In the interests of full disclosure, I should say that I love old photographs – of anything really, but especially of strangers in fashions of the past. As I entered the Museum of Sydney’s newest exhibition An Edwardian Summer, therefore, I was ready to be pleased. Thankfully, there was plenty to be pleased about. An Edwardian Summer is a cleverly curated photographic exhibition of the myriad work of Arthur Wigram Allen – solicitor, aviator, photographer, and son of one of Sydney’s oldest families. It seems Allen was a man of many talents, and his photography is no exception. The pictures cover an era of exponential growth in Australia. But it’s not just their historical interest that makes this collection worth a look – the pictures are candid, well-framed and have a spontaneity and youth fitting to the veritable birth of a nation. Contextualised with paintings from significant Australian artists of the time (including Arthur Streeton, Rupert Bunny, Grace Cossington Smith and Penleigh Boyd), An Edwardian Summer paints a fascinating picture of the sporting, social, technological and working life of Australians at the turn of the century.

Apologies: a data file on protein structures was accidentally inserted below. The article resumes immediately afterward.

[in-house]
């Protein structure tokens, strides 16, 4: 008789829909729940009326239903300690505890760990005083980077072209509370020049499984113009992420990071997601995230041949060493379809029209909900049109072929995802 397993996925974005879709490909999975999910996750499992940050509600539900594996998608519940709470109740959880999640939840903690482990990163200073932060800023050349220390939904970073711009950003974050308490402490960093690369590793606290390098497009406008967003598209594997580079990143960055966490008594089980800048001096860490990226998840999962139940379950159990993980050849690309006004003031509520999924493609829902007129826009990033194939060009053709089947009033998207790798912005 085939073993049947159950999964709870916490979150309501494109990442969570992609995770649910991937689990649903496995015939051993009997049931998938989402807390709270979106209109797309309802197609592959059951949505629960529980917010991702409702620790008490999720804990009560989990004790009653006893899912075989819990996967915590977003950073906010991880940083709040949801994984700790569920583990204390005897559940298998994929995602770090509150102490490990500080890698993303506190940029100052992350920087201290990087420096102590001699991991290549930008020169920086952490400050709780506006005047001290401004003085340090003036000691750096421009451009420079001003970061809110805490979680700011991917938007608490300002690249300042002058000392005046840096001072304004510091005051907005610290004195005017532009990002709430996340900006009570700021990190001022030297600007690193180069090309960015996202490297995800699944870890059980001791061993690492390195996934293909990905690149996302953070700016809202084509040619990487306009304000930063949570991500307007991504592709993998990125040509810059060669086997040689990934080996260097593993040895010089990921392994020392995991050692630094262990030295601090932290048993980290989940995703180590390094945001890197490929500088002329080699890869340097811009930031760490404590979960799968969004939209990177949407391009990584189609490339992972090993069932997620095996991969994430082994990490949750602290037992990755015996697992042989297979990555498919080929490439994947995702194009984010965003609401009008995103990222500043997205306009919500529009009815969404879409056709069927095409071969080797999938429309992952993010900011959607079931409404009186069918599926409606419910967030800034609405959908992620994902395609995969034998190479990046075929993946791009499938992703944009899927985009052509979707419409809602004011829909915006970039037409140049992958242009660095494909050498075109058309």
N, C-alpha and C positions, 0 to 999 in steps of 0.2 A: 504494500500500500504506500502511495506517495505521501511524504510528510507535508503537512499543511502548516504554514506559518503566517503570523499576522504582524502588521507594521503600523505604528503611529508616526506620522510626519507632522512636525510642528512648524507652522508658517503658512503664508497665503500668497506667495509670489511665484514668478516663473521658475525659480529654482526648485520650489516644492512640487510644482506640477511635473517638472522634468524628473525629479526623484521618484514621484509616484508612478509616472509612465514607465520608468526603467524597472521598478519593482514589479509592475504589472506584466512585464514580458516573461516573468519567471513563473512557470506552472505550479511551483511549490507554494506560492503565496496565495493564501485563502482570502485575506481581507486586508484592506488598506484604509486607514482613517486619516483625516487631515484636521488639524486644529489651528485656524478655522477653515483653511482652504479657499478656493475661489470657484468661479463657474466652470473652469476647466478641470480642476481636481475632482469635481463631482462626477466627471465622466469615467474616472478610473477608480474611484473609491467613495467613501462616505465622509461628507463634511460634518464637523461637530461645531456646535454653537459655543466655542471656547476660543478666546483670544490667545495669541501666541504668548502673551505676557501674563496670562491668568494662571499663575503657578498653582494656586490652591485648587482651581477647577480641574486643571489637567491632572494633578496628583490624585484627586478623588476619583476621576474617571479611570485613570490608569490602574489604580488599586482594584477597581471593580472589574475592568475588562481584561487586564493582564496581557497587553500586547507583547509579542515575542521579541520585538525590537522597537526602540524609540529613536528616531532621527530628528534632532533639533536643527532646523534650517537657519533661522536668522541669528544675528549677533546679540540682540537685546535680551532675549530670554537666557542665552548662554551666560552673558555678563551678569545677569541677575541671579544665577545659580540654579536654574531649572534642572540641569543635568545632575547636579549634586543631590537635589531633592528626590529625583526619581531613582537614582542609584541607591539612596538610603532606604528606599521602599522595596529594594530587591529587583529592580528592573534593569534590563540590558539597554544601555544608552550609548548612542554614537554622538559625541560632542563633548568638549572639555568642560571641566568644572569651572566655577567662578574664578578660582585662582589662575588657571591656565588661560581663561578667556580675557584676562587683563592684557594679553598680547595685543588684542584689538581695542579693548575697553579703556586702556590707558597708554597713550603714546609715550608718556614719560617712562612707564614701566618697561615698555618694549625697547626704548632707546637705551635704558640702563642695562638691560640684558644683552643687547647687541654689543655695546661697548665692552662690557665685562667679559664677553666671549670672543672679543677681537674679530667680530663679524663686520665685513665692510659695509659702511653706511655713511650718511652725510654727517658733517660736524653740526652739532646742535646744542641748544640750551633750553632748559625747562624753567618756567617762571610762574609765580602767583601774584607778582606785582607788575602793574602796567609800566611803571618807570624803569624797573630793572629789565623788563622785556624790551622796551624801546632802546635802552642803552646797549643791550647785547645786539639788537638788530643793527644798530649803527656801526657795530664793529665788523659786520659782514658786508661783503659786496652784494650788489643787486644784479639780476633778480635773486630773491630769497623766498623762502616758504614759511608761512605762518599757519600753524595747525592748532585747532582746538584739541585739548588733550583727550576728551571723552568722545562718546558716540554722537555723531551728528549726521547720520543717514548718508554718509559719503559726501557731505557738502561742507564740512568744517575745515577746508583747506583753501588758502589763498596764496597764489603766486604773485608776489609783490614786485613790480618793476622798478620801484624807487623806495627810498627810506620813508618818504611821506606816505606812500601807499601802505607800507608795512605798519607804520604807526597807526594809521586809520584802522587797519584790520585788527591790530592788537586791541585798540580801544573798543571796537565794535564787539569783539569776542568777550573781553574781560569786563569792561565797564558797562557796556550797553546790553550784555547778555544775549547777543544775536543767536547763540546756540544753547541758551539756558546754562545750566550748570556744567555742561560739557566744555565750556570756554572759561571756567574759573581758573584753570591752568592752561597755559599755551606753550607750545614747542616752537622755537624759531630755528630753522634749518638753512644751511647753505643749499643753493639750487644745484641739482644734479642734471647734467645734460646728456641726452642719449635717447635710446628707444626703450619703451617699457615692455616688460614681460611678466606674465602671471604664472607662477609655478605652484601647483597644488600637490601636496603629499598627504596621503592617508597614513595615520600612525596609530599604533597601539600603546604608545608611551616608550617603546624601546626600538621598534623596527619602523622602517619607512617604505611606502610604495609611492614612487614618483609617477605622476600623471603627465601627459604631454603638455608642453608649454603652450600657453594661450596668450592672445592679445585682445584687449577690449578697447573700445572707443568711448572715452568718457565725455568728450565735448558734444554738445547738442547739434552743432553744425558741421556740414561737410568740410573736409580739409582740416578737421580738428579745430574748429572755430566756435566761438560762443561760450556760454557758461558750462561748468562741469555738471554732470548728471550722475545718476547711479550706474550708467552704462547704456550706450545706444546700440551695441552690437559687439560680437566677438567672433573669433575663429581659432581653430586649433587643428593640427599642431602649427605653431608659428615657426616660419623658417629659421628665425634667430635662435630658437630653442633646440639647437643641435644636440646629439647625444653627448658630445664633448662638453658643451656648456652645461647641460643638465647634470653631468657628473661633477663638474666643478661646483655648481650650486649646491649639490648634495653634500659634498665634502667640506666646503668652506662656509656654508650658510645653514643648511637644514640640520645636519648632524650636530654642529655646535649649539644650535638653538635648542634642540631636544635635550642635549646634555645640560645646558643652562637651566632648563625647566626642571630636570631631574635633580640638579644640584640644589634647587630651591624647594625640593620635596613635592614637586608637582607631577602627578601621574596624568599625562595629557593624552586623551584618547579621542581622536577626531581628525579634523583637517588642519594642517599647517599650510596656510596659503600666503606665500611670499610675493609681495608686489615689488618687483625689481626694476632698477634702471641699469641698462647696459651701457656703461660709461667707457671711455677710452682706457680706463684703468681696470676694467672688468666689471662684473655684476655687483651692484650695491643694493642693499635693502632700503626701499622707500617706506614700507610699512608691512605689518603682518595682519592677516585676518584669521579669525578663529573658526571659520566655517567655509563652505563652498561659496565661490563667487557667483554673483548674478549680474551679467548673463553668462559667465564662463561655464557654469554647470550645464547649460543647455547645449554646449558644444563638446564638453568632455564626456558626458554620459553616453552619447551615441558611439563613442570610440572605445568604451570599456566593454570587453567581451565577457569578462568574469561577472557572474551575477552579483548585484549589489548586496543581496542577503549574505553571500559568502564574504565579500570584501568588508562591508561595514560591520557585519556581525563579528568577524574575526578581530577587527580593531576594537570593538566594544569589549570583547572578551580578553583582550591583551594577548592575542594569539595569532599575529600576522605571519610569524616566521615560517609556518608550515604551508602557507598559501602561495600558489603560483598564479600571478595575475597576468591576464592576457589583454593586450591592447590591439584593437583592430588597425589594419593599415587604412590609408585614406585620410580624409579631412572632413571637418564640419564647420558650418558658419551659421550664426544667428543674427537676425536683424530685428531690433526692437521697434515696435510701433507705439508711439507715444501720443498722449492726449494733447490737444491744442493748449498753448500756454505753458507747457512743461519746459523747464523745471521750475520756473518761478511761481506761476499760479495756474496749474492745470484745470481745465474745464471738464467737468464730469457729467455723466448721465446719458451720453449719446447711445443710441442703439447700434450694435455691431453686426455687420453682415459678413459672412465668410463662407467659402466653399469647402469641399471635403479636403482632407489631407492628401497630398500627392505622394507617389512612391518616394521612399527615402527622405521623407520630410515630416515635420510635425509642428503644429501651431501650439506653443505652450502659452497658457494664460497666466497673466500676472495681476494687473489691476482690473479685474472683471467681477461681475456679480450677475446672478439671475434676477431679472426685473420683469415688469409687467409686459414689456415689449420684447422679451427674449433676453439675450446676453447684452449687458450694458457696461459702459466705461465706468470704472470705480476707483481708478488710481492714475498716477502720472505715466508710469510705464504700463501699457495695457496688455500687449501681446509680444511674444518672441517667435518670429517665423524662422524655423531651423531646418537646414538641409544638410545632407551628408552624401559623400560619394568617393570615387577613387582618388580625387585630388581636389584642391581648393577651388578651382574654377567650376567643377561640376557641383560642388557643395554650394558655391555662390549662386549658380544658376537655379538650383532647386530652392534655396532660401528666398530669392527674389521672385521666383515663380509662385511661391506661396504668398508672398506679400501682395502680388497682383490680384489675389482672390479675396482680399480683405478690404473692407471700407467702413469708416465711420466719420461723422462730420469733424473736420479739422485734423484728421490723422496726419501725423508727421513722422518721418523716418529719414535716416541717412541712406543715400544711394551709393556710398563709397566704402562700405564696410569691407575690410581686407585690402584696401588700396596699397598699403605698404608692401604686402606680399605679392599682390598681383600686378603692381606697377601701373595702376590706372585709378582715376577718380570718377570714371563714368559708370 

For the diary: Join co-curators Howard Tanner, Judith Ainge and Alan Davies for a special after-hours event exploring this exciting exhibition on February 2nd, from 6.30pm.
Until April 26, Museum of Sydney, cnr Bridge & Phillip Streets, Sydney,$5-20, 8239 2211, hht.net.au